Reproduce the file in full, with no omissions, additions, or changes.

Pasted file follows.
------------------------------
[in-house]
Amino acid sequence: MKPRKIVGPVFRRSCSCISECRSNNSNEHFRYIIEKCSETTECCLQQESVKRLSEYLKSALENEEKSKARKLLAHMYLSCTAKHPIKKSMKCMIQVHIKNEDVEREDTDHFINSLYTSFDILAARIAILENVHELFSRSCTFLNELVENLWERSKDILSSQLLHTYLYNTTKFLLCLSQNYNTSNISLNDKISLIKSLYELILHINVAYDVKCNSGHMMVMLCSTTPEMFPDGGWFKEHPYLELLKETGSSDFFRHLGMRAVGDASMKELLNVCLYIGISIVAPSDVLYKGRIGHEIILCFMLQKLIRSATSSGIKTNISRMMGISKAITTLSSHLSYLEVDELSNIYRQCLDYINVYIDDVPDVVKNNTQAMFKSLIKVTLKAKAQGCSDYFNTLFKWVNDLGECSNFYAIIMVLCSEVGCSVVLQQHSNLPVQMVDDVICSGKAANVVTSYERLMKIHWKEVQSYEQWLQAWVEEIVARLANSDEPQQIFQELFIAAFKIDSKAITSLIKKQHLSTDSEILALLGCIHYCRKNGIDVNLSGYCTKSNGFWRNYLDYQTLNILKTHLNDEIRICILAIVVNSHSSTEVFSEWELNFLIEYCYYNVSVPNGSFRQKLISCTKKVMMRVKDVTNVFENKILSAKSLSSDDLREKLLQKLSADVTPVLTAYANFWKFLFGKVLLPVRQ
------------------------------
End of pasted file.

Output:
[in-house]
Amino acid sequence: MKPRKIVGPVFRRSCSCISECRSNNSNEHFRYIIEKCSETTECCLQQESVKRLSEYLKSALENEEKSKARKLLAHMYLSCTAKHPIKKSMKCMIQVHIKNEDVEREDTDHFINSLYTSFDILAARIAILENVHELFSRSCTFLNELVENLWERSKDILSSQLLHTYLYNTTKFLLCLSQNYNTSNISLNDKISLIKSLYELILHINVAYDVKCNSGHMMVMLCSTTPEMFPDGGWFKEHPYLELLKETGSSDFFRHLGMRAVGDASMKELLNVCLYIGISIVAPSDVLYKGRIGHEIILCFMLQKLIRSATSSGIKTNISRMMGISKAITTLSSHLSYLEVDELSNIYRQCLDYINVYIDDVPDVVKNNTQAMFKSLIKVTLKAKAQGCSDYFNTLFKWVNDLGECSNFYAIIMVLCSEVGCSVVLQQHSNLPVQMVDDVICSGKAANVVTSYERLMKIHWKEVQSYEQWLQAWVEEIVARLANSDEPQQIFQELFIAAFKIDSKAITSLIKKQHLSTDSEILALLGCIHYCRKNGIDVNLSGYCTKSNGFWRNYLDYQTLNILKTHLNDEIRICILAIVVNSHSSTEVFSEWELNFLIEYCYYNVSVPNGSFRQKLISCTKKVMMRVKDVTNVFENKILSAKSLSSDDLREKLLQKLSADVTPVLTAYANFWKFLFGKVLLPVRQ